Beginner Drum Notation Questions

helmetface

Senior Member
So, forgive my ignorance but I feel as though through practice my single and double strokes are becoming much tighter. Speed is not necessarily my goal, but having equal "air space" in between solid hits is.

With that said, I've been working on applying some more advanced(for me) rudiments around the kit, just to spice things up while I practice. And while I can hear the differences in the rudiments, I am not quite sure what some characters mean:

http://www.vicfirth.com/education/rudiments/07fivestrokeroll.php

I am pretty sure I've read somewhere that the two lines through a quaver would translate to it being played as a double, but for example in the alternative way of playing the above 5 stroke rudiment, there are quavers with a single 'slash' through, what does this mean exactly? I've also seen three slashes..

Secondly, what are the "connecting" curved lines connecting two notes beneath them?

Anyhow, I guess I'll get start on those two, I can hear the differences being played, generally. But I want to be able to accurately read these differences and hear them before I play/listen to them.

Thanks for the Elementary help!
 

Fuo

Platinum Member
Hehe, 25 views?

Is it that dumb of a question?
hehe... maybe no one knows for sure... every time I see notation like that it seems to mean something different, but I usually know what it means by the context.

open/closed rolls, buzz/press rolls... basically anything that involves notation and bouncing a stick or a double stroke seems to be nebulous and not very well defined... my its just 'cause I'm kinda new to this too...
 

Wavelength

Platinum Member
I am pretty sure I've read somewhere that the two lines through a quaver would translate to it being played as a double, but for example in the alternative way of playing the above 5 stroke rudiment, there are quavers with a single 'slash' through, what does this mean exactly? I've also seen three slashes..

Secondly, what are the "connecting" curved lines connecting two notes beneath them?
One slash over a note's stem means that you should play two notes using a double stroke within the space of that note. In other words, a "slashed" eighth note is played as two sixteenth notes.Two slashes means you should play four notes using two double strokes. For example, a double slashed quarter note is played as four sixteenth notes.

The curved lines are ties. When notating rolls, a tie is used to reinforce the idea that the preceding roll is to be played to its full measure and connected to the following note.
 

DrumDoug

Senior Member
One thing you will learn over time and by reading a lot of music, is that while there might be standard practices for writing drum notation, there are as many variations on how to write a paticular rhythm as there are composers. Usually, the longer a roll, the more slashes it will have. An eight note roll might have two slashes, while a whole note roll might have three or four. Whether to play them as doubles or buzzes depends on the context. In marching band, you play rolls as doubles unless otherwise indicated. Sometimes buzz rolls in marching music are written with the slashes replaced by little z's or written in italics. Sometimes it's just an instruction on the score that says "closed" or "buzz" over the roll. In concert or symphonic music you play your rolls closed. If the composer wants them to be open, he will usually put an instruction on the score that says "open" above the roll. The curved lines mean the notes are tied together. The first note lasts until the second. If you are a horn player, you hold the note. If you are a drummer, you roll. Just because a roll is an eighth note long doesn't mean it's a 5 stroke roll. At most common tempos it is, but if the tempo is slow enough, a 5 stroke will not be enough notes to give you that sustained sound that a roll is supposed to have. The notes will be too far apart. You might need to change it to a 7 or 9 stroke roll in order to make it flow. When you are playing drumset, whether to play doubles or buzzes is just a matter of what you think sounds best in the paticular situation.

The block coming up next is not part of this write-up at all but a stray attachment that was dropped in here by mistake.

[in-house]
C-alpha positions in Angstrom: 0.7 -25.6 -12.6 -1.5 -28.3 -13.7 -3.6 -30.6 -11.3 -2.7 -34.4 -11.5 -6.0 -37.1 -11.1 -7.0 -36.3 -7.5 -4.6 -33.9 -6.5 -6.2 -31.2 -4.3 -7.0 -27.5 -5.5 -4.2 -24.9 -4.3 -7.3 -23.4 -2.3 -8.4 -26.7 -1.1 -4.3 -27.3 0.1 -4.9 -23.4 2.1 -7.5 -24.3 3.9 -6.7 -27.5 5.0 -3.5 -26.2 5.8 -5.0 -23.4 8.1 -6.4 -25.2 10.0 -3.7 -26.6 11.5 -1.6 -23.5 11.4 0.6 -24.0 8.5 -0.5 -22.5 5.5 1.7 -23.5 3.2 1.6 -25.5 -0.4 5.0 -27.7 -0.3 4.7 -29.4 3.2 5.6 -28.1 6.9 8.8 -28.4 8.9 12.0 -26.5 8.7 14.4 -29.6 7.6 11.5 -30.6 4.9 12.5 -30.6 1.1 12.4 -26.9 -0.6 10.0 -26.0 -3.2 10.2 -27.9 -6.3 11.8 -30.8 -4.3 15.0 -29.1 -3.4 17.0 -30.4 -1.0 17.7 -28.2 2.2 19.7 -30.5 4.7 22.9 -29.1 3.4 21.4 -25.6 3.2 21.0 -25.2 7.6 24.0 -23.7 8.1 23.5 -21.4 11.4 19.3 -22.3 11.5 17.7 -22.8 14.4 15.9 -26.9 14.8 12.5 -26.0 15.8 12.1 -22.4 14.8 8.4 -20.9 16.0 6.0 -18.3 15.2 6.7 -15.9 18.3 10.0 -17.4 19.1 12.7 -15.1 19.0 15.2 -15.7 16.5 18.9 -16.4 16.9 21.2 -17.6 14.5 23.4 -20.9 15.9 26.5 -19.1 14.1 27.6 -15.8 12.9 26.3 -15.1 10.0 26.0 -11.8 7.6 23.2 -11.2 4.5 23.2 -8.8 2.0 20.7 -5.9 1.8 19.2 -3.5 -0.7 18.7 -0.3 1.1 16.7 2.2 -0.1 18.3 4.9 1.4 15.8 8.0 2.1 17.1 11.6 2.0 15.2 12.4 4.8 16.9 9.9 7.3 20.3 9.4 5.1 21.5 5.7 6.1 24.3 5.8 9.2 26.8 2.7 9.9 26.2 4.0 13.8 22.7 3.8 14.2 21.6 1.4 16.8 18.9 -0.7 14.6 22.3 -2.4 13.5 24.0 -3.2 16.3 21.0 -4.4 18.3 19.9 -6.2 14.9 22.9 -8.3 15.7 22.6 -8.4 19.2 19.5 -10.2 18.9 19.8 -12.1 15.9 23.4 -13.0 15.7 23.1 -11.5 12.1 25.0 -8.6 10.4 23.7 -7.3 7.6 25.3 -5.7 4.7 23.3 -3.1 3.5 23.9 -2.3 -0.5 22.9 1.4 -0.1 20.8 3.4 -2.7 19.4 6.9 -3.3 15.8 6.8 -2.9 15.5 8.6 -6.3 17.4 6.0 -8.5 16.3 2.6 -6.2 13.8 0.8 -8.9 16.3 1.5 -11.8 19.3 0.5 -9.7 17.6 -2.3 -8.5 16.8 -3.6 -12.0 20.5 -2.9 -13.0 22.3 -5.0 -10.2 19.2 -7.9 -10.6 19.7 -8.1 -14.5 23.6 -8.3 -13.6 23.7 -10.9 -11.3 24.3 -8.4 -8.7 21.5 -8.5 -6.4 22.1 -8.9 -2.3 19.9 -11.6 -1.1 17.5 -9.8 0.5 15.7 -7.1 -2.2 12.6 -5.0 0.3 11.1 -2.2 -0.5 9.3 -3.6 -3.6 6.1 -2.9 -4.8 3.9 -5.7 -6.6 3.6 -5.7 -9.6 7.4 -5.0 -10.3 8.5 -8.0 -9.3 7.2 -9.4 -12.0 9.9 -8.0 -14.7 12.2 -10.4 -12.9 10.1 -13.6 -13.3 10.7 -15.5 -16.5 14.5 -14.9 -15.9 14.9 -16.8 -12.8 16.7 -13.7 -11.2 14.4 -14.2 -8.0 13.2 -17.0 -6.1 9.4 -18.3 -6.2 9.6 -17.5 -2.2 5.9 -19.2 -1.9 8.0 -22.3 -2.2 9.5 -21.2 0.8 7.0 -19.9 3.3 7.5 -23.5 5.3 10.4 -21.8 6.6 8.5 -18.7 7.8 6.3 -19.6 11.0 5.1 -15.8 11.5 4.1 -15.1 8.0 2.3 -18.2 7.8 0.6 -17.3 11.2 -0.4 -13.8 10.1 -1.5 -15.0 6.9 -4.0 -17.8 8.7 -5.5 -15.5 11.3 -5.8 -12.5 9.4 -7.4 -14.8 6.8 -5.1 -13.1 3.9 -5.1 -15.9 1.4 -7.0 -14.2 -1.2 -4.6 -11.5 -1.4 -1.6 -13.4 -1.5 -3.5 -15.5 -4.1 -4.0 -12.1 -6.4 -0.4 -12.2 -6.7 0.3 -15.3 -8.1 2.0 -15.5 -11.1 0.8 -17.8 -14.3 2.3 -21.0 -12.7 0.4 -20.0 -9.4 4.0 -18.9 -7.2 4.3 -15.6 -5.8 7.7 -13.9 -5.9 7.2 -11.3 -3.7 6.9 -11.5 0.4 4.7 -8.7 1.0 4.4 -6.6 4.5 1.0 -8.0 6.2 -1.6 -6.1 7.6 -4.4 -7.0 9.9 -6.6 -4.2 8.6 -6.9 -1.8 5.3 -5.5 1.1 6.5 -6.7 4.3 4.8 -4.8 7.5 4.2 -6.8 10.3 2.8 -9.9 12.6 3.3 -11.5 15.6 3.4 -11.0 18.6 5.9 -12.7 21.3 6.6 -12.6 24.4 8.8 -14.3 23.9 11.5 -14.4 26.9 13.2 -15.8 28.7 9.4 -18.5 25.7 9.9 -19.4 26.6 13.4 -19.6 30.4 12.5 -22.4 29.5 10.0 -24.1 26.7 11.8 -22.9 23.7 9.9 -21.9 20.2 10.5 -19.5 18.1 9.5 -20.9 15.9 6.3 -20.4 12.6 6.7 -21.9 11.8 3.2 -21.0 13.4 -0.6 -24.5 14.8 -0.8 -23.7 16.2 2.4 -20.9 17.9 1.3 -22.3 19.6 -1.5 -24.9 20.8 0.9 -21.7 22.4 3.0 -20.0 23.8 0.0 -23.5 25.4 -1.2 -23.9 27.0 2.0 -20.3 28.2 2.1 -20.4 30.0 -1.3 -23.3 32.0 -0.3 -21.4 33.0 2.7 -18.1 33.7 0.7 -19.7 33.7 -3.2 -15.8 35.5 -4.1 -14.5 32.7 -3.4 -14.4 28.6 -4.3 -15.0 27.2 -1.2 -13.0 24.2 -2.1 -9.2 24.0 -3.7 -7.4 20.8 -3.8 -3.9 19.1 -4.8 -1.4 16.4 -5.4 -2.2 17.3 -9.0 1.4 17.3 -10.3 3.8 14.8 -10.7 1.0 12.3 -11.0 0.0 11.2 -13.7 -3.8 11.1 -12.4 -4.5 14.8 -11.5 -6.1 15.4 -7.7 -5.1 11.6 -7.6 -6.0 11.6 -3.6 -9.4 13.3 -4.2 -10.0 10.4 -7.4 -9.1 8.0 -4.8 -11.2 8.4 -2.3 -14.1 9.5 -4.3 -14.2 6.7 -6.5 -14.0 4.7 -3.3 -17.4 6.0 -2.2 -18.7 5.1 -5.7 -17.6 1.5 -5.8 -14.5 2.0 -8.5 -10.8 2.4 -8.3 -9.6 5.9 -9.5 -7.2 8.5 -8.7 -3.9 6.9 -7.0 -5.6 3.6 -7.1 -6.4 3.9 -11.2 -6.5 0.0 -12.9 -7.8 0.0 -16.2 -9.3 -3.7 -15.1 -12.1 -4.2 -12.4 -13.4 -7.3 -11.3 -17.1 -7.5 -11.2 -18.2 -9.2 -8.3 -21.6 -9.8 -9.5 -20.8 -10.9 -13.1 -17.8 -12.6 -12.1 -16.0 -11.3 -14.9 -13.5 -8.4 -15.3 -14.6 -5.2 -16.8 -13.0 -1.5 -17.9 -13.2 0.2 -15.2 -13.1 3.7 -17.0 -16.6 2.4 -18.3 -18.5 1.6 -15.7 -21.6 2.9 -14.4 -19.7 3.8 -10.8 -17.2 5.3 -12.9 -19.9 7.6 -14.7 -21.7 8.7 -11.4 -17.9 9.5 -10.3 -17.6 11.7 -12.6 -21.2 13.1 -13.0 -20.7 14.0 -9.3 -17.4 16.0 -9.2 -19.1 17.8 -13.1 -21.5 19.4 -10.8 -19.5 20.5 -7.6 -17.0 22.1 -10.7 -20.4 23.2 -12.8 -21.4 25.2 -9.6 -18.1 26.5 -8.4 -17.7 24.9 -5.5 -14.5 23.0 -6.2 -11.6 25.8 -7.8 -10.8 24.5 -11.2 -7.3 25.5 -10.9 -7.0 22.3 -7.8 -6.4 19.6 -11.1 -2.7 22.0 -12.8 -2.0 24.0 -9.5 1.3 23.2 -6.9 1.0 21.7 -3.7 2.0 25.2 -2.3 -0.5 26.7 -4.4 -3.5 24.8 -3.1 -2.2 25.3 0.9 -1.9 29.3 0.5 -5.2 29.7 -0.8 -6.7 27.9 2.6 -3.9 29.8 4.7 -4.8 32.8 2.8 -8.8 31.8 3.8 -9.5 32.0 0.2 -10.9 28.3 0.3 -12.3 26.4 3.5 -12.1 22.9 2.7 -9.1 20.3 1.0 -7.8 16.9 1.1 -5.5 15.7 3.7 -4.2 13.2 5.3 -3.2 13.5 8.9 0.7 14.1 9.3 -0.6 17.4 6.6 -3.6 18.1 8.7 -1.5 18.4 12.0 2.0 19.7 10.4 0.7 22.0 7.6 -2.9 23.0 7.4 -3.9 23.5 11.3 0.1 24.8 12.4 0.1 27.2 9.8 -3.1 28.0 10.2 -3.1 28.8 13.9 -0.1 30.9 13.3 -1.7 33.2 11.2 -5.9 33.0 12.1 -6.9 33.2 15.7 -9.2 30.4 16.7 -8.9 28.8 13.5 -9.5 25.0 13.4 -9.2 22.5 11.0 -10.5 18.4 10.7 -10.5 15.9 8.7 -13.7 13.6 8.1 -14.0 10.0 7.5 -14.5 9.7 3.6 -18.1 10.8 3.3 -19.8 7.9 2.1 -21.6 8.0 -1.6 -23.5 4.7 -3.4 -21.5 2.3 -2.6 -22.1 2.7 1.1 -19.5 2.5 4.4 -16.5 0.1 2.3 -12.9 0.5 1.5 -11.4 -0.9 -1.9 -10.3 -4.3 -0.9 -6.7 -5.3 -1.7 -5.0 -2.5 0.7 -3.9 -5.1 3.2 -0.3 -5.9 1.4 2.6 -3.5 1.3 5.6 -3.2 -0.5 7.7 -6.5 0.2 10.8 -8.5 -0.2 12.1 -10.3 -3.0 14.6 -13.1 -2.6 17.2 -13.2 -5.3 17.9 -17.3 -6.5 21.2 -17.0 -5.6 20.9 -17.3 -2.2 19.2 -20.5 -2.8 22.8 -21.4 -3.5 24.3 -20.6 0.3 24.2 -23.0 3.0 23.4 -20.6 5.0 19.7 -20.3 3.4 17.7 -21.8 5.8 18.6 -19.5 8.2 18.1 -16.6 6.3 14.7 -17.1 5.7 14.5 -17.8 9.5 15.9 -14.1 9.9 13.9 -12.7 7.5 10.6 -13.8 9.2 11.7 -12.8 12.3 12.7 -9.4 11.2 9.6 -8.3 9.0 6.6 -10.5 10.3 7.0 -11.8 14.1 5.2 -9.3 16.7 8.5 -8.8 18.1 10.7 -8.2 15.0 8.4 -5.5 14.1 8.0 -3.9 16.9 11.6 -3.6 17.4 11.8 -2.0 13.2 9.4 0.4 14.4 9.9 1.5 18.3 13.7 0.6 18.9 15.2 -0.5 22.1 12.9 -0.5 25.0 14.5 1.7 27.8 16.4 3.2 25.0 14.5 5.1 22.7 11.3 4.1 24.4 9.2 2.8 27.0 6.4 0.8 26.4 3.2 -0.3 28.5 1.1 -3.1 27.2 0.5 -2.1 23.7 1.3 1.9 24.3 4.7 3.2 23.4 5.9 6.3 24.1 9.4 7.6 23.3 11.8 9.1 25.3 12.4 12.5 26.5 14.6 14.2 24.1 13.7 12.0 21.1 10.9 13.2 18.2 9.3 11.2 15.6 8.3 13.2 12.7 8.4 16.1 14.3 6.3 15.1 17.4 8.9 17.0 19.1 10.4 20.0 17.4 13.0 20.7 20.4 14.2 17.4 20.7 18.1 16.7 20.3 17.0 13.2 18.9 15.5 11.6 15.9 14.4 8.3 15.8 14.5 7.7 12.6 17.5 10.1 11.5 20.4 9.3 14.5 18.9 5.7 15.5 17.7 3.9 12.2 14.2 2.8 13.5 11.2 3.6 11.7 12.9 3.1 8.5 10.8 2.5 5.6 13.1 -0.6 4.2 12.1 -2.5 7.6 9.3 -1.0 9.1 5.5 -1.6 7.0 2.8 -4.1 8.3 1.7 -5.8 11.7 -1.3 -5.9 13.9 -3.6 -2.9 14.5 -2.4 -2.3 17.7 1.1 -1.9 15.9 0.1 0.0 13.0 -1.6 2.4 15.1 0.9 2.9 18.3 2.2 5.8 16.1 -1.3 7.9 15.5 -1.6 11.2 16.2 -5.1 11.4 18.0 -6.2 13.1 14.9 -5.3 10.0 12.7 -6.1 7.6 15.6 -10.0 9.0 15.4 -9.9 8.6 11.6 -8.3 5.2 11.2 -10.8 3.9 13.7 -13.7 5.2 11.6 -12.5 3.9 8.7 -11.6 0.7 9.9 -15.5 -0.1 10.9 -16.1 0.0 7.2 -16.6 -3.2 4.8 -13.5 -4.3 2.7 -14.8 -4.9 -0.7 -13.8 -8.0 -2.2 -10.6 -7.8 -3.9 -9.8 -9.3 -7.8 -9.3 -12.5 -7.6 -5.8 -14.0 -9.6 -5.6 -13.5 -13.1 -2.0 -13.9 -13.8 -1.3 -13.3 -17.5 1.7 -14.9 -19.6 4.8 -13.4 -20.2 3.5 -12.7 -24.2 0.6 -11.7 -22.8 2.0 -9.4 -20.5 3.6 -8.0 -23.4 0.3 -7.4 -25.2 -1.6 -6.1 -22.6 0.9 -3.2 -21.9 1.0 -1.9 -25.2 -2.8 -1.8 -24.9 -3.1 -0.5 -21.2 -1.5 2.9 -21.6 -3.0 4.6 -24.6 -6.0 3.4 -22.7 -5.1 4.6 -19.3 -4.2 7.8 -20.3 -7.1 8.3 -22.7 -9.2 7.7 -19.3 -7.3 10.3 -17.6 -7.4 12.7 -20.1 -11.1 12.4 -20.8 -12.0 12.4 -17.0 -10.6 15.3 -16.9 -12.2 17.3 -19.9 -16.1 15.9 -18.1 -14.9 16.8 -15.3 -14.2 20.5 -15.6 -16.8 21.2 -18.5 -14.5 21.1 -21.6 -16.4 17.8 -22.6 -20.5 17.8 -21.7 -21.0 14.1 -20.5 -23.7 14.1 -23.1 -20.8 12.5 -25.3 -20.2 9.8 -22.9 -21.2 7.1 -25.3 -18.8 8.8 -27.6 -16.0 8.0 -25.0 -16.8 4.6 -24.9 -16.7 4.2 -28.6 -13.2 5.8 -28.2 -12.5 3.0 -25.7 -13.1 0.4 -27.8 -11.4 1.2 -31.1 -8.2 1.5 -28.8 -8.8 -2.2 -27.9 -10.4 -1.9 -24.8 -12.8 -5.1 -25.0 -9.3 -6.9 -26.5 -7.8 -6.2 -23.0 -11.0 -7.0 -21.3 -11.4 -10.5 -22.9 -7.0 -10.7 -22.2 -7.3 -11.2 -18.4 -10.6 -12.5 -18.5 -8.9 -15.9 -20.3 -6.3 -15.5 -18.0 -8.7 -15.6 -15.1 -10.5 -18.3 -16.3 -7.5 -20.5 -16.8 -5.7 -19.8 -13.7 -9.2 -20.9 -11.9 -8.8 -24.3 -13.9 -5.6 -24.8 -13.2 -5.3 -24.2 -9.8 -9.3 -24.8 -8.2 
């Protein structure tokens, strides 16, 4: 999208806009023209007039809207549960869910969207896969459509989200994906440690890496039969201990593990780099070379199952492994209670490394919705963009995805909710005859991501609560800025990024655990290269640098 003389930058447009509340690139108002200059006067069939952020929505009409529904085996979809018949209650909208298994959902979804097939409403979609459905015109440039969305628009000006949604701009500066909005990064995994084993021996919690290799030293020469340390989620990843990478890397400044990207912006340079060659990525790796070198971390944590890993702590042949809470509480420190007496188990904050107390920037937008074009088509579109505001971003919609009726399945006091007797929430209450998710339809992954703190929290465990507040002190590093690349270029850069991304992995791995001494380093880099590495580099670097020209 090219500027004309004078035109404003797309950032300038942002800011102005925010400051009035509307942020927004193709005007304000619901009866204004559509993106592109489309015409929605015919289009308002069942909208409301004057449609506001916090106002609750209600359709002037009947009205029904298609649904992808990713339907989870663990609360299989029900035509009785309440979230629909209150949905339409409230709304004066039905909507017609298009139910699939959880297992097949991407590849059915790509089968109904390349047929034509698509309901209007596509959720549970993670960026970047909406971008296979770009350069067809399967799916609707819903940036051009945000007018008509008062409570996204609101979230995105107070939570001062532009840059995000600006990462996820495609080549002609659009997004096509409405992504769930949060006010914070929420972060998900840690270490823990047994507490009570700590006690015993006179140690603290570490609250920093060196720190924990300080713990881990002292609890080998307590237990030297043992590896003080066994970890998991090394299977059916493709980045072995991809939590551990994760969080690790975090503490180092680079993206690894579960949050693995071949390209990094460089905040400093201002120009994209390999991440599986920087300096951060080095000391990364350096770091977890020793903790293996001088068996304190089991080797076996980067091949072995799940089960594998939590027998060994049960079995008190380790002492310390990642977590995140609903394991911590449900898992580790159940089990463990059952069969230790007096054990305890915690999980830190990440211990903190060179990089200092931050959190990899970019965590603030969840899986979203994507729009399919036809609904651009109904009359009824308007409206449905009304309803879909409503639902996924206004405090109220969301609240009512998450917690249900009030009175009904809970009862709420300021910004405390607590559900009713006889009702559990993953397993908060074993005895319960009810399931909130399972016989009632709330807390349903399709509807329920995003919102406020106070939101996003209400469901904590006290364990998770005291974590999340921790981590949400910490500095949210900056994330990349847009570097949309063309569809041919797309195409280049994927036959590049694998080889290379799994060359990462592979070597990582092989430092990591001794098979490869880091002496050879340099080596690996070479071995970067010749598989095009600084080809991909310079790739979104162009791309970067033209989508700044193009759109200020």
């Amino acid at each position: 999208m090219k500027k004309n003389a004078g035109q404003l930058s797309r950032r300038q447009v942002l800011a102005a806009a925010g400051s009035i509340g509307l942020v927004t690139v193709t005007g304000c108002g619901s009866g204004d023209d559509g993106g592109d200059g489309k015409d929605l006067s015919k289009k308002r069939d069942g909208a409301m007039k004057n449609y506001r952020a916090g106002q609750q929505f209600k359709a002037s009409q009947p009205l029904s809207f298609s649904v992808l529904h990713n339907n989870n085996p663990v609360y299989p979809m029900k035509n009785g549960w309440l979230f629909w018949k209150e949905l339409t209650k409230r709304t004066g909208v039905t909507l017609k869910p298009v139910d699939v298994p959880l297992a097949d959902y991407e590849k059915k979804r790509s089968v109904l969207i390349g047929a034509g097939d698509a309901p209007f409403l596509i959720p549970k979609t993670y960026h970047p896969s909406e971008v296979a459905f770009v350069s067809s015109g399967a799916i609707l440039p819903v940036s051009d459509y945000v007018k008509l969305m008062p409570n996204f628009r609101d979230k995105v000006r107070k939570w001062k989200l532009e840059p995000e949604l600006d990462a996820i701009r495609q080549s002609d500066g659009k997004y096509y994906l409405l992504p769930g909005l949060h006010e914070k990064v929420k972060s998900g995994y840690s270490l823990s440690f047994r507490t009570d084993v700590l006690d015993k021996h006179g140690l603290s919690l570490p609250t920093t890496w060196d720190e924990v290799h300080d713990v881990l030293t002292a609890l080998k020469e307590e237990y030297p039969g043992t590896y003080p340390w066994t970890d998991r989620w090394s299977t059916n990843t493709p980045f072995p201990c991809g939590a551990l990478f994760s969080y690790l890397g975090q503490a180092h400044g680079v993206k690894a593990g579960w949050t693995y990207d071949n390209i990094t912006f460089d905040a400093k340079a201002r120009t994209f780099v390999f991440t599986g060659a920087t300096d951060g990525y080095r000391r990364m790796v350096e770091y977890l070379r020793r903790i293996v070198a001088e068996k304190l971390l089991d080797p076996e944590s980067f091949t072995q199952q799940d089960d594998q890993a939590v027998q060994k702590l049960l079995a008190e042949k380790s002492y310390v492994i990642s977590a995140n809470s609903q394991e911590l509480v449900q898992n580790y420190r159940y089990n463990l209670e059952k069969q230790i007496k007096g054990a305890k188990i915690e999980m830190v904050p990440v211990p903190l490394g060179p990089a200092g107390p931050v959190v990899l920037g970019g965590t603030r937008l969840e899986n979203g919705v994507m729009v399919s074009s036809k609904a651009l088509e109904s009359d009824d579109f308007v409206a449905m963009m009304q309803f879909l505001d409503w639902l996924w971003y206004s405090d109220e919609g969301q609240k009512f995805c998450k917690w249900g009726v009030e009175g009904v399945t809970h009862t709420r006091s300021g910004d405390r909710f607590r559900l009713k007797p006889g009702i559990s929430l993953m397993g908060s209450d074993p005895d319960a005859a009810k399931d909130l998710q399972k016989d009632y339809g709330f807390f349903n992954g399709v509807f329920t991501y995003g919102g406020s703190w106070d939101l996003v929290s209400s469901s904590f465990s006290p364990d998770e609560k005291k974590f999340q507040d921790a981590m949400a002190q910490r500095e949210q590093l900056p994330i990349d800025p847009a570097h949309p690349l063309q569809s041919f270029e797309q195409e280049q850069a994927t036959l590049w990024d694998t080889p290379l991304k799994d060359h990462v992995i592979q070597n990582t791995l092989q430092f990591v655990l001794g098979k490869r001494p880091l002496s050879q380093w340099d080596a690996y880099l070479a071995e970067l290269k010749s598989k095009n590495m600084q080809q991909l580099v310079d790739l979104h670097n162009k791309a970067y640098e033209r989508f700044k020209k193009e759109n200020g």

helmetface

Senior Member
Thank you for the responses guys!

Cleared things up a lot! I never thought sheet music was so subjective/interpretive/situational haha
 

Numberless

Platinum Member
Yeah, I think that's a common misconception, actually sheet music is constantly evolving to suit the composer's need.
 

toddbishop

Platinum Member
The slashes are a shorthand way of writing faster rhythms- they mean the exact same thing as the number of flags/beams on a note or series of notes. A whole note, half note, or quarter note with a single slash means that you're supposed to play 8th notes for the duration of the written note's value. Two slashes on those note values would indicate 16th notes, and three slashes would indicate 32nd notes. An 8th note with one slash indicates 16th notes (one beam/flag + one slash = 2 beams); two slashes = 32nds (one beam/flag + two slashes = 3 beams). And of course a 16th note with a slash = 32nd notes.

By convention rolls are notated as 32nd notes in that way, regardless of the actual rhythm or underlying pulsation, or whether the roll is open or closed; what it really means is "play a roll for the duration of this note." Depending on the tempo, you may have to play something faster or slower to make a long tone- that's left to the performer's discretion. As someone else mentioned, in the VF site example of the 8th note roll tied to an 8th note, the roll could be interpreted to be a five stroke, seven stroke, nine stroke, or even an eleven stroke at an extremely slow tempo.

The "connecting curved line" is a tie. It means that you end the roll with a tap on the beat indicated. An untied roll would end with a buzz stroke audibly before the beginning of the next note or rest.
 
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